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God’s Word for You

1 Peter 5:1 Here I come, Father!

by Pastor Timothy Smith on Wednesday, May 18, 2022

5  To the elders among you, I appeal as a fellow elder, a witness of Christ’s sufferings and one who also will share in the glory to be revealed:  (NIV)

Peter’s first word, oun (οὖν) “therefore,” goes untranslated here, but it draws a conclusion or a logical continuation from what went before. He addresses the elders as guides, leaders, preachers and examples for the churches in Asia Minor. He begins with “therefore” because of the persecutions detailed throughout chapter 4. On account of their position, the elders of Asia Minor will be looked up to as examples for everyone else going through such difficult times. An elder (presbyteros, πρεσβύτερος) is similar to an overseer (episkopos, ἐπίσκοπος). In the New Testament, an episkopos or bishop is one who oversees the work and doctrine of a subordinate or oversees a congregation (Acts 20:28).  Perhaps in some cases an elder was more what we would call a local pastor (Paul makes a distinction in Titus 1:6-7), but in this chapter the two words are interchangeable (see verse 2). In his shorter letters, John does the same thing Peter does here, preferring to use elder as a title over apostle (2 John 1:1; 3 John 1:1).

Peter calls himself a “fellow elder,” not placing himself into the rank of a disciple of Jesus nor even as an apostle, although he could have done so. Instead, he says, “I’m a preacher just like you. I care for a flock, and you are a part of my flock.” Peter adds that he is “a witness of Christ’s sufferings,” and this has two meanings. One we know from the context of the whole New Testament, and the other we apply from the immediate context of these closing chapters of the epistle.

First, Peter was one of the men who witnessed the suffering of Christ. He was there in the Garden of Gethsemane as Jesus prayed and when he was arrested, and Peter was even present in the courtyard of the high priest and in the gate of the same place.

Second, Peter was also subject to suffering on account of Christ. He was warned by the Sanhedrin not to preach Christ (Acts 4:18) and later he was flogged by them (Acts 5:40). Later still, Herod had him arrested, although an angel set him free (Acts 12:4,9). These are the kinds of persecutions he has been warning about all along, although other Christians may have other crosses to bear.

Why doesn’t Peter say “witness of Christ’s resurrection”? He wants to emphasize that we all suffer on account of the gospel of Jesus Christ. He, Peter, has suffered for it. Jesus himself suffered for it to the point of death and even crucifixion. Shouldn’t the Minor Asians (people of Asia Minor) expect suffering for the gospel, since Christ also suffered?

The final thought of this verse (which is not a complete sentence) is that we who have faith in Christ, sometimes even suffering on account of Christ, will also share in his glory to be revealed. We will not merely see this glory, for the damned will also see it, to their shock and horror (Matthew 25:31-32), but we will “share in it.” Paul says the same thing to the Romans: “We are heirs—heirs of God and co-heirs with Christ, if indeed we share in his sufferings in order that we may also share in his glory” (Romans 8:17). Also Asaph, David’s chief musician, says: “When my heart was grieved and my spirit embittered… you hold me by my right hand, you guide me with your counsel, and afterward you will take me into glory” (Psalm 73:21,23-24).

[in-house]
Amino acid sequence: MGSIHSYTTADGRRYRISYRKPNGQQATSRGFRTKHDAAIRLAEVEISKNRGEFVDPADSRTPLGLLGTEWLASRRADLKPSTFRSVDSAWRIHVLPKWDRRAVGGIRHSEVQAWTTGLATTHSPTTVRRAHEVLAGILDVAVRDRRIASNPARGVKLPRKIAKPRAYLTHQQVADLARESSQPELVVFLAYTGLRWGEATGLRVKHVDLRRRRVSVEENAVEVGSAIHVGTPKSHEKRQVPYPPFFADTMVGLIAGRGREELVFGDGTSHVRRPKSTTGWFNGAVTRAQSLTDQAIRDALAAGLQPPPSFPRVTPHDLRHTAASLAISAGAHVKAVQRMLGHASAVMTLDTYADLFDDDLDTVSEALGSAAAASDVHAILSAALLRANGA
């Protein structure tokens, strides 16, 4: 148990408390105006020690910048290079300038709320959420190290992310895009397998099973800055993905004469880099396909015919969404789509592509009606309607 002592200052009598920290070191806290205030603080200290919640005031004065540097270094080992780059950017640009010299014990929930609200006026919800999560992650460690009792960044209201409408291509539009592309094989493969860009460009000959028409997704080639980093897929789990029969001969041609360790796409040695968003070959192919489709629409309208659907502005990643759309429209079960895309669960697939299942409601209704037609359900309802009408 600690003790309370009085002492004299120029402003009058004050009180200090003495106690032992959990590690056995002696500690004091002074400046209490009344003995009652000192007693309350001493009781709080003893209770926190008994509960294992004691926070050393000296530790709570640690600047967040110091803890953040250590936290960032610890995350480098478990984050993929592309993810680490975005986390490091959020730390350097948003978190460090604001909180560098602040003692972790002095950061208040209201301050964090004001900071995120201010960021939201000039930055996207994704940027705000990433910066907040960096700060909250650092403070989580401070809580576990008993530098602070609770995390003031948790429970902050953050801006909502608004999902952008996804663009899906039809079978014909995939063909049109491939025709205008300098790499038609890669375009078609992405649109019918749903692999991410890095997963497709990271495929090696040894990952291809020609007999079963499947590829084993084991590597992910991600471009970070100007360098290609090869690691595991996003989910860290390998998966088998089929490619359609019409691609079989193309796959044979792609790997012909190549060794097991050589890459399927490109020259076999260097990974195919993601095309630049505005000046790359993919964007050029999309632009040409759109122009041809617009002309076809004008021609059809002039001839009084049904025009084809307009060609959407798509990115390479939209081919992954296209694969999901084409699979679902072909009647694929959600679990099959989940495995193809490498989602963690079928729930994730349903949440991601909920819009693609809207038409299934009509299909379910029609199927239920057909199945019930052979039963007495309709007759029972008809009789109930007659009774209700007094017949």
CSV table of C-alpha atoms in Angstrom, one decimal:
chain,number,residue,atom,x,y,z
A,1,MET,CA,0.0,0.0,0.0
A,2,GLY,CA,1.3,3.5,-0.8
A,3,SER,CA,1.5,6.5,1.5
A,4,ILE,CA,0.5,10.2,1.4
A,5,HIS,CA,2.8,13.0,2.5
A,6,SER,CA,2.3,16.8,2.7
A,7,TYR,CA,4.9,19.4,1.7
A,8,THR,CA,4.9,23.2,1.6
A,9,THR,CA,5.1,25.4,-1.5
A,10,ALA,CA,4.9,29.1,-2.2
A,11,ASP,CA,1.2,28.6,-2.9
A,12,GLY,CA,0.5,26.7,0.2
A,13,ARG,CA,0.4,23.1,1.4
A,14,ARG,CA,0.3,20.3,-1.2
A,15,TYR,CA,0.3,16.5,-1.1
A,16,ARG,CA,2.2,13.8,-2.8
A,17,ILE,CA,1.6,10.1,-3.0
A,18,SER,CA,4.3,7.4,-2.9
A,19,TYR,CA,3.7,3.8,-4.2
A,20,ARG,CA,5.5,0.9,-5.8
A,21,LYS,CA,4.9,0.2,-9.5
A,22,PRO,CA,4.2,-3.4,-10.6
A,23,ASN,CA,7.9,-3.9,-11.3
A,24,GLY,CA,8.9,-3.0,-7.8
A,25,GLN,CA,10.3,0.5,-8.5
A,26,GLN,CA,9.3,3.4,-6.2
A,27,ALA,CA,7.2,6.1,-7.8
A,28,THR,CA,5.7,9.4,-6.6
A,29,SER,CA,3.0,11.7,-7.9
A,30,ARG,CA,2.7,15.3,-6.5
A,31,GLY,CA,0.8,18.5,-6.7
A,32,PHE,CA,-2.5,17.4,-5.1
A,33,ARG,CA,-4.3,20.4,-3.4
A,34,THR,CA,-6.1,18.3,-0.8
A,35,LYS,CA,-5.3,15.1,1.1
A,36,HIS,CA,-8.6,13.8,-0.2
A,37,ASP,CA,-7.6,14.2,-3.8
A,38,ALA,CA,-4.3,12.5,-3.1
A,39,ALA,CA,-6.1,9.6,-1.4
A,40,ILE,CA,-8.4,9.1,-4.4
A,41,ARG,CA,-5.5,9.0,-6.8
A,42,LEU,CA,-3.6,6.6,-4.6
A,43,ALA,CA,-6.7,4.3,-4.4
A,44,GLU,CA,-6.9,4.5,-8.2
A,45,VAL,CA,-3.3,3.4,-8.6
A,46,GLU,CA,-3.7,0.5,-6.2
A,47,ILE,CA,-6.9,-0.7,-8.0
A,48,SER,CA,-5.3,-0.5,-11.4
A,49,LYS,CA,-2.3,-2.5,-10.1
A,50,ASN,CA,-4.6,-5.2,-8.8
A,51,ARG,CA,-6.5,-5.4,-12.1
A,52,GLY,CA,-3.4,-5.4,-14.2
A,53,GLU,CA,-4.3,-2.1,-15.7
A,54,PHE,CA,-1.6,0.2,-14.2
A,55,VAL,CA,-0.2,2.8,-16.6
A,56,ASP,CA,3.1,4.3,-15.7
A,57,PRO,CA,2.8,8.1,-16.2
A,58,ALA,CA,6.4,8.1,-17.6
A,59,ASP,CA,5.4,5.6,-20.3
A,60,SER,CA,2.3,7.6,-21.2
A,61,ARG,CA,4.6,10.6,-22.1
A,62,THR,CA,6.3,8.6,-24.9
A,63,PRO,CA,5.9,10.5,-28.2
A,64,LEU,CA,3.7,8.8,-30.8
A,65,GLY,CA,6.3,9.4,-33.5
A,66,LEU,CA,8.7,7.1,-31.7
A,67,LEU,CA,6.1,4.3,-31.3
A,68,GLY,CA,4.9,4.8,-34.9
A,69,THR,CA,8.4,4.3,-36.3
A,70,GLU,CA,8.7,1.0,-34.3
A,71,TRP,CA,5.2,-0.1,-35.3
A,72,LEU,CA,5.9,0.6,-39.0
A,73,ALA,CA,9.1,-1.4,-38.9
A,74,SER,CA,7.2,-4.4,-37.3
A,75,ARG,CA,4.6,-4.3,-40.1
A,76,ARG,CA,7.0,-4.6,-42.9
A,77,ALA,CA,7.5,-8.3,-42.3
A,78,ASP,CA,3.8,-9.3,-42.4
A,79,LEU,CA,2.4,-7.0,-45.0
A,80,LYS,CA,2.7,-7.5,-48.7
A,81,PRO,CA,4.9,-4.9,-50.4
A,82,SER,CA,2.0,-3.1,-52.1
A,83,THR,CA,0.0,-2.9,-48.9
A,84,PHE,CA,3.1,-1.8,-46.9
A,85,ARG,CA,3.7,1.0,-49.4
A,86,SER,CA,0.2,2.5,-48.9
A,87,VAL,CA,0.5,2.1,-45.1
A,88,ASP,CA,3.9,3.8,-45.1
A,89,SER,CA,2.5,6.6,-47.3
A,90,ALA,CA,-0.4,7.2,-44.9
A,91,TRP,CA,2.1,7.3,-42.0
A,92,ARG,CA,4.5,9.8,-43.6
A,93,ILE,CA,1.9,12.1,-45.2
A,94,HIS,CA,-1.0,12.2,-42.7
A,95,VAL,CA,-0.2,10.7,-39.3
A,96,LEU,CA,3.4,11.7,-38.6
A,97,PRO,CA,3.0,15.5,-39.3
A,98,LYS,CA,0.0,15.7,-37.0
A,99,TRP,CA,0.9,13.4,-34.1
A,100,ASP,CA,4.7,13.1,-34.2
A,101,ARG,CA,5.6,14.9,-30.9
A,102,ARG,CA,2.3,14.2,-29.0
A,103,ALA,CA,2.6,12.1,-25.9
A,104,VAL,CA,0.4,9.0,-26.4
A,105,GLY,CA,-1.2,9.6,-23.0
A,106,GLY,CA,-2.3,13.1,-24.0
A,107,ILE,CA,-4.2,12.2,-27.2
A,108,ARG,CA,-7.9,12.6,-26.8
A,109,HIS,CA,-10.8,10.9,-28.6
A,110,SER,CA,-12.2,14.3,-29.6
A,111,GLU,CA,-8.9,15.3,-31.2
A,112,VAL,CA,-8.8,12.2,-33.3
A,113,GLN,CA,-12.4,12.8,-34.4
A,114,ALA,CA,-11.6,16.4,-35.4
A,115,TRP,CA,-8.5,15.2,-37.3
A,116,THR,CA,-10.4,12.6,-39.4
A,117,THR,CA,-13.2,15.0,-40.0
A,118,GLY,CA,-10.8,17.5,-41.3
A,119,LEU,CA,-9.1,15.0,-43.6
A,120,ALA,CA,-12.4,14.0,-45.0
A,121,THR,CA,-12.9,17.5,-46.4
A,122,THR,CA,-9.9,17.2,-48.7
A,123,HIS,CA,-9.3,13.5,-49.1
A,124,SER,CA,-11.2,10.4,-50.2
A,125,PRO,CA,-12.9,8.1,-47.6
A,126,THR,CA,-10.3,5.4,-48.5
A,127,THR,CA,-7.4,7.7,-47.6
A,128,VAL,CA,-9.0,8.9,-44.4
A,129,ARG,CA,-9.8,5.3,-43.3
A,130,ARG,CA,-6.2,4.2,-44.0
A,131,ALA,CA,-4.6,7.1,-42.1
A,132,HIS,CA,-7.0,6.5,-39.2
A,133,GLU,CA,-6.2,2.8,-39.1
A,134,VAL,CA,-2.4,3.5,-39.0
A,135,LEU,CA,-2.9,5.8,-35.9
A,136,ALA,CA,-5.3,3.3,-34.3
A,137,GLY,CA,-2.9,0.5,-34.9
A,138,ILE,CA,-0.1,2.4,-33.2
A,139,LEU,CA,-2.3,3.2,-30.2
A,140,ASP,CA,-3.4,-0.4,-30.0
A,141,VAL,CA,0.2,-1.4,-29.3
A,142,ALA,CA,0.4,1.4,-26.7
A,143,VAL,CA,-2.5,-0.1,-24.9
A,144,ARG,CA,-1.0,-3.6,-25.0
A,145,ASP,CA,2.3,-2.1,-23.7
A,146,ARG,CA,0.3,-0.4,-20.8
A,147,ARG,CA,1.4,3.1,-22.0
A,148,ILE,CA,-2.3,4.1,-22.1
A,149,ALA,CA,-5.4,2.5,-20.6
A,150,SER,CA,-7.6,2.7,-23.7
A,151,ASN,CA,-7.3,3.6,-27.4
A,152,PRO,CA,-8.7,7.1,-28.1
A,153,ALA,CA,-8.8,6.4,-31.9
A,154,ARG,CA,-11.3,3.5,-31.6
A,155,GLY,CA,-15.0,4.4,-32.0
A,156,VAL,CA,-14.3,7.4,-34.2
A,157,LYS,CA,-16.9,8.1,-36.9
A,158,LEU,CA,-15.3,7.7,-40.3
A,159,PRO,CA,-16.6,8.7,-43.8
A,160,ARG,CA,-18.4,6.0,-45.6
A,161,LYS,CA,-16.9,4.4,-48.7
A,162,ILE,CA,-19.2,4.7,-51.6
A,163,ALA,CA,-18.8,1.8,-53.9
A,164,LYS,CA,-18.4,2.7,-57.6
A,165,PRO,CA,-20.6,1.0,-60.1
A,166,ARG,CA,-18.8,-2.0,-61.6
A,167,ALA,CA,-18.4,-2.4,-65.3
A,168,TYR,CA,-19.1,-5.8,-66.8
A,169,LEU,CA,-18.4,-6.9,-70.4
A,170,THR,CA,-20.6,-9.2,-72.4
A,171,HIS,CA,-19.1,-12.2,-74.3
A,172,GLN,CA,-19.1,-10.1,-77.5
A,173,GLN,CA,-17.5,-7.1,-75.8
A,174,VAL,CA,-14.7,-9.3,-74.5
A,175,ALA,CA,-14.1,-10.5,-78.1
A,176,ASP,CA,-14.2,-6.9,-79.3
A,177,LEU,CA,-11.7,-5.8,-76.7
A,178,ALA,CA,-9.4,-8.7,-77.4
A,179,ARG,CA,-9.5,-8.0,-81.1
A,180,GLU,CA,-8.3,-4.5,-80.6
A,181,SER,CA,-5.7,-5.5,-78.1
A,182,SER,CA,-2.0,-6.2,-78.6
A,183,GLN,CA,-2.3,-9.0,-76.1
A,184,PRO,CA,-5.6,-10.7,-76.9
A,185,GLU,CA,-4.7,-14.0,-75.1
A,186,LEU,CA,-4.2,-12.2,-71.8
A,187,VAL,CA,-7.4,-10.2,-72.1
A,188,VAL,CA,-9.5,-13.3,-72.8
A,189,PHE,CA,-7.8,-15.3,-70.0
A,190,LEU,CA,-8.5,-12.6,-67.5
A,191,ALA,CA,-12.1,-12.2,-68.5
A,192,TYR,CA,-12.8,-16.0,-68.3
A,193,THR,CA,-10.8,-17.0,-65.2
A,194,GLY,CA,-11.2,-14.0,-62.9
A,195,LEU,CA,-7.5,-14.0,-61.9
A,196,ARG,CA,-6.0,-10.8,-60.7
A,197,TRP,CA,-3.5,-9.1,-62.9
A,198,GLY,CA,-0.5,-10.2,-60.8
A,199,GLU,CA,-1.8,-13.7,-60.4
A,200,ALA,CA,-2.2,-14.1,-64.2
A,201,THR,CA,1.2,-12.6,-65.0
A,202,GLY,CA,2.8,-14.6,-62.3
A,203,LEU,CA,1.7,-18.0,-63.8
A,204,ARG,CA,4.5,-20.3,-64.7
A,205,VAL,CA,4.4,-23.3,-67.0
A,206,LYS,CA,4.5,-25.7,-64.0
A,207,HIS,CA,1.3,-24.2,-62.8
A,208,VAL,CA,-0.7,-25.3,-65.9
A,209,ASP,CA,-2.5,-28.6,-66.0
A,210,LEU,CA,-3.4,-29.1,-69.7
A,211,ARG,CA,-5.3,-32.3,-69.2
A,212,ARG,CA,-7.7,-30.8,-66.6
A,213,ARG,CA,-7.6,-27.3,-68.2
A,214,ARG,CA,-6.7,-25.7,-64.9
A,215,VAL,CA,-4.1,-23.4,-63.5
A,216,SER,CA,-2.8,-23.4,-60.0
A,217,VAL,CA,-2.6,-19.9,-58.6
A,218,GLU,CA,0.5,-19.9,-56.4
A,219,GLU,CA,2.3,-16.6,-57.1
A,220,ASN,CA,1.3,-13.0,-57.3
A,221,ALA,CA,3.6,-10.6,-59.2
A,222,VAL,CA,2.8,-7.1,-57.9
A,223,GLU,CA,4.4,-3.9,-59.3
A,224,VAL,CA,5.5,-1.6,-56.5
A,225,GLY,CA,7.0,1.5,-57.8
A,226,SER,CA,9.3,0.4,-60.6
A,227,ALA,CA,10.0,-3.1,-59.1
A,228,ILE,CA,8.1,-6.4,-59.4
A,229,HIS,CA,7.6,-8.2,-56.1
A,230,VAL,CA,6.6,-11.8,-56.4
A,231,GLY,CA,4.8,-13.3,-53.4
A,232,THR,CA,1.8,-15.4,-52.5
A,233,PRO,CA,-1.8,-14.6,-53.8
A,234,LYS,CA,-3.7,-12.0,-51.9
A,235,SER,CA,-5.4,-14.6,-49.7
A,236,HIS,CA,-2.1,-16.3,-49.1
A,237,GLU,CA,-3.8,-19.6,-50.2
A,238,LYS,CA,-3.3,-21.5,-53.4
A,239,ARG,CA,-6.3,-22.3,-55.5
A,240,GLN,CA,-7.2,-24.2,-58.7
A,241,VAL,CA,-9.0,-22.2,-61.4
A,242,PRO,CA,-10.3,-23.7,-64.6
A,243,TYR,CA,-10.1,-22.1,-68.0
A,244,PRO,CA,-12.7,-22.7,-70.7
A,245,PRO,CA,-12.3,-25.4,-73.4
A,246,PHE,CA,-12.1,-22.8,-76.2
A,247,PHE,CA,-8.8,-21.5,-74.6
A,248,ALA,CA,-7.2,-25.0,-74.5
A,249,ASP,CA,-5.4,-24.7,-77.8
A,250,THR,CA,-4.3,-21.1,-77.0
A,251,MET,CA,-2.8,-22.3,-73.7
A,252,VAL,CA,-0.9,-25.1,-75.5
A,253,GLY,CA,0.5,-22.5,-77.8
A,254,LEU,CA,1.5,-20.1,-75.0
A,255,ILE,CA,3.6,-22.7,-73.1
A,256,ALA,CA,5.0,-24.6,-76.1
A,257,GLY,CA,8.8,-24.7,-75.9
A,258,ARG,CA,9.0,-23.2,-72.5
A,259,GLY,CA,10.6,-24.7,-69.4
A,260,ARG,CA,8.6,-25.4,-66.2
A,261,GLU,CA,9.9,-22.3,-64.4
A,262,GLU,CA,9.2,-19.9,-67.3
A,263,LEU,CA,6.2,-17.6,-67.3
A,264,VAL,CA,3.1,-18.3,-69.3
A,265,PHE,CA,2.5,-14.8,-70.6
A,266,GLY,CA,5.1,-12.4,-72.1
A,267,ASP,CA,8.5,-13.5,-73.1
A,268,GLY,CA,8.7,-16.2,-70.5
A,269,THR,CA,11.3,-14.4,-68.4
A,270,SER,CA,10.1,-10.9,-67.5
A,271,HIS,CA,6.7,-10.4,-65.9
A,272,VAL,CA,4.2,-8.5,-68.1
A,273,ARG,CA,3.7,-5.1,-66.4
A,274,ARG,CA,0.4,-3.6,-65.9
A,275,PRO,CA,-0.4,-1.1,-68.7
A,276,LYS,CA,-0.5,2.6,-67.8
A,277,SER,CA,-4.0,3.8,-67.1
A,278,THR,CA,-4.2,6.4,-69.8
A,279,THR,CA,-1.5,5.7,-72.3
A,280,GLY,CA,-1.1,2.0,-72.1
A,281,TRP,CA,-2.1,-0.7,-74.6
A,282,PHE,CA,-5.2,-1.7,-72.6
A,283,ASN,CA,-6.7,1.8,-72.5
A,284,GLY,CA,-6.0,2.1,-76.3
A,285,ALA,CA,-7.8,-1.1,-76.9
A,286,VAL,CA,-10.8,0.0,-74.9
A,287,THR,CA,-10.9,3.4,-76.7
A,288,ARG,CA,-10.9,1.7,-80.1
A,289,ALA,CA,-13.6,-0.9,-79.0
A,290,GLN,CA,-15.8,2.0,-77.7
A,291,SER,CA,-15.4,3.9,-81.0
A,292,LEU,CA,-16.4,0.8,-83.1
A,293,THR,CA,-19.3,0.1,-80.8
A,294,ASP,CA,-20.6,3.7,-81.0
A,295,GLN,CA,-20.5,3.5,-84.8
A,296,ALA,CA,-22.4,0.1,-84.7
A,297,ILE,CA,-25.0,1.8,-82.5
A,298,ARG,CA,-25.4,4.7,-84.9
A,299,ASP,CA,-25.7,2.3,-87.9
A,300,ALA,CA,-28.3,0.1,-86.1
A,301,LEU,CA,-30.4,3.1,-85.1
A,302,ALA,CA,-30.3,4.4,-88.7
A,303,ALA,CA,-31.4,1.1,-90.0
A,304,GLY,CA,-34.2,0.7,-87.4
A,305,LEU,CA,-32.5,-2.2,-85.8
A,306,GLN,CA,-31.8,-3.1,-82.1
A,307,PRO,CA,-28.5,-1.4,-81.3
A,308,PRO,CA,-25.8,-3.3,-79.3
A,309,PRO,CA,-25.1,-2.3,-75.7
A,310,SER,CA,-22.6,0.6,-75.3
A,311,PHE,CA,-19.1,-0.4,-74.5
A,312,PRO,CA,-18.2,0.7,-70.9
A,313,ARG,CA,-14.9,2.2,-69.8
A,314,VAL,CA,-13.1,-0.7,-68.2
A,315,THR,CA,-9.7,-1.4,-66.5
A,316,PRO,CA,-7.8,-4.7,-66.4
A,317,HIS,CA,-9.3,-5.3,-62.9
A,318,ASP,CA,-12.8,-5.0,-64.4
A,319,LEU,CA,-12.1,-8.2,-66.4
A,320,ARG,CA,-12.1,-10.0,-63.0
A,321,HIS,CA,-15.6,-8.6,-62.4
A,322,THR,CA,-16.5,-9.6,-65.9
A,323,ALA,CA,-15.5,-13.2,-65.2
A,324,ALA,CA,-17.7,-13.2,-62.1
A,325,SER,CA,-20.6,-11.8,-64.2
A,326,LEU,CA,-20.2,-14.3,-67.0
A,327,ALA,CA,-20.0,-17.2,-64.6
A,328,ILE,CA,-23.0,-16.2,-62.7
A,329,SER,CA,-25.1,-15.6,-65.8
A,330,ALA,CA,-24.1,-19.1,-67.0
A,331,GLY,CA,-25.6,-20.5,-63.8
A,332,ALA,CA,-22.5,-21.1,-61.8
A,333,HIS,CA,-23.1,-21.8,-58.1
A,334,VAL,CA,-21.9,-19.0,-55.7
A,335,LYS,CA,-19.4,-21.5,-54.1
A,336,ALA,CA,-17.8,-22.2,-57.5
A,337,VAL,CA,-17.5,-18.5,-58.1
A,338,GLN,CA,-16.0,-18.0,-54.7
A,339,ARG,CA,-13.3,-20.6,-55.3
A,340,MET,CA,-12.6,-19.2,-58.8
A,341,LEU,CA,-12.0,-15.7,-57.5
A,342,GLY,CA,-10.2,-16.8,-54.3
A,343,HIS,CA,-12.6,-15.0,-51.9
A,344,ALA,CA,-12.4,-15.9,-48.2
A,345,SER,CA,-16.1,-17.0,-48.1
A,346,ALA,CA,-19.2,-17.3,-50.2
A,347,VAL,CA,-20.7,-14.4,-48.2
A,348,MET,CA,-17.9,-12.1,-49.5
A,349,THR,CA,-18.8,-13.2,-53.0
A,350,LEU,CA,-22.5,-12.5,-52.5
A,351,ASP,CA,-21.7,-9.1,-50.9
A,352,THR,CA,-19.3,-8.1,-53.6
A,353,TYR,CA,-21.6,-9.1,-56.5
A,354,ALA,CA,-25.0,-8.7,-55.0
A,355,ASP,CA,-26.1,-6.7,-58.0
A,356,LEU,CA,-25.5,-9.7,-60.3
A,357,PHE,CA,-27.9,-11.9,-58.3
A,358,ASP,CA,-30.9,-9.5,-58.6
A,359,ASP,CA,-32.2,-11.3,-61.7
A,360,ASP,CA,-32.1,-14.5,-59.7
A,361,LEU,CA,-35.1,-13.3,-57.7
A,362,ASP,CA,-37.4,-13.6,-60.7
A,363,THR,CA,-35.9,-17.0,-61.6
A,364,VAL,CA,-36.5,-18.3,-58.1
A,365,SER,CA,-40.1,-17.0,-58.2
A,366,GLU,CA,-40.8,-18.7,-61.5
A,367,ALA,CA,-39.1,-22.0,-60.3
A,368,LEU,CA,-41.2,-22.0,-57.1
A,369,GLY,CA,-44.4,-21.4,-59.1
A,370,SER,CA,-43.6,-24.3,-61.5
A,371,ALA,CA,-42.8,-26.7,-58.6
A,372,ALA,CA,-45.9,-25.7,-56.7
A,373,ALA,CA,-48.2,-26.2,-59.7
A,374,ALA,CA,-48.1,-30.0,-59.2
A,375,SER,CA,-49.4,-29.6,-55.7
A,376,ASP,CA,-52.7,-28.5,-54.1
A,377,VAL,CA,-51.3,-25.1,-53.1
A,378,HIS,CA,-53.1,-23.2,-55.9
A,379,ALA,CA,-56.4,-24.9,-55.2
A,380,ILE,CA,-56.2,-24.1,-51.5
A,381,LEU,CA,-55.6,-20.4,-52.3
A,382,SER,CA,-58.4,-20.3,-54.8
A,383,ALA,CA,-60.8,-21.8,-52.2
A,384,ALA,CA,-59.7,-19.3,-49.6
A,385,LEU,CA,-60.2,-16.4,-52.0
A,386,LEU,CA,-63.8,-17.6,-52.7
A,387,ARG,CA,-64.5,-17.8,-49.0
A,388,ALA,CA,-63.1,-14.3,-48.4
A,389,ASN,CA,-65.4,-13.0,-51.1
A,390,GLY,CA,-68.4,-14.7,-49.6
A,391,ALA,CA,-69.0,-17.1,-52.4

In an Advent sermon, Martin Luther said: “For the one who rejoices in God and exercises forbearance in his life, the devil will raise up a cross calculated forcibly to turn his heart from that way. The Christian should therefore be well fortified, placing his peace beyond the devil’s reach—in God. Let him not be anxious to rid himself of what the devil had forced upon him. Let him suffer Satan’s wantonness until God’s coming shall exterminate it. Thus will the Christian’s heart, mind and affection be guarded and preserved in peace. His patience could not long endure did not his heart exist above its conditions, in a higher peace—were it not satisfied it has peace with God.”

Be alert, Christian: The devil wants to trouble and worry you. Be alert, pastor: The devil knows what you guard against and he’s going to attack you right there where you are tempted most. But remember, Christian and minister alike: God has commanded you to pray for his help, and he promises to help you. “You can hold this up to him” (Luther says) “and say, ‘Here I come, Father! I don’t pray because I’m worthy but because of your command and promise, which cannot fail, and which cannot deceive me” (Large Catechism, Lord’s Prayer, Address, par. 21). The devil will come, but your heavenly Father is already with you.

In Christ,
Pastor Timothy Smith

Pastor Tim Smith
About Pastor Timothy Smith
Pastor Smith serves St. Paul’s Lutheran Church in New Ulm, Minnesota. To receive God’s Word for You via e-mail, please visit the St. Paul’s Lutheran Church website.


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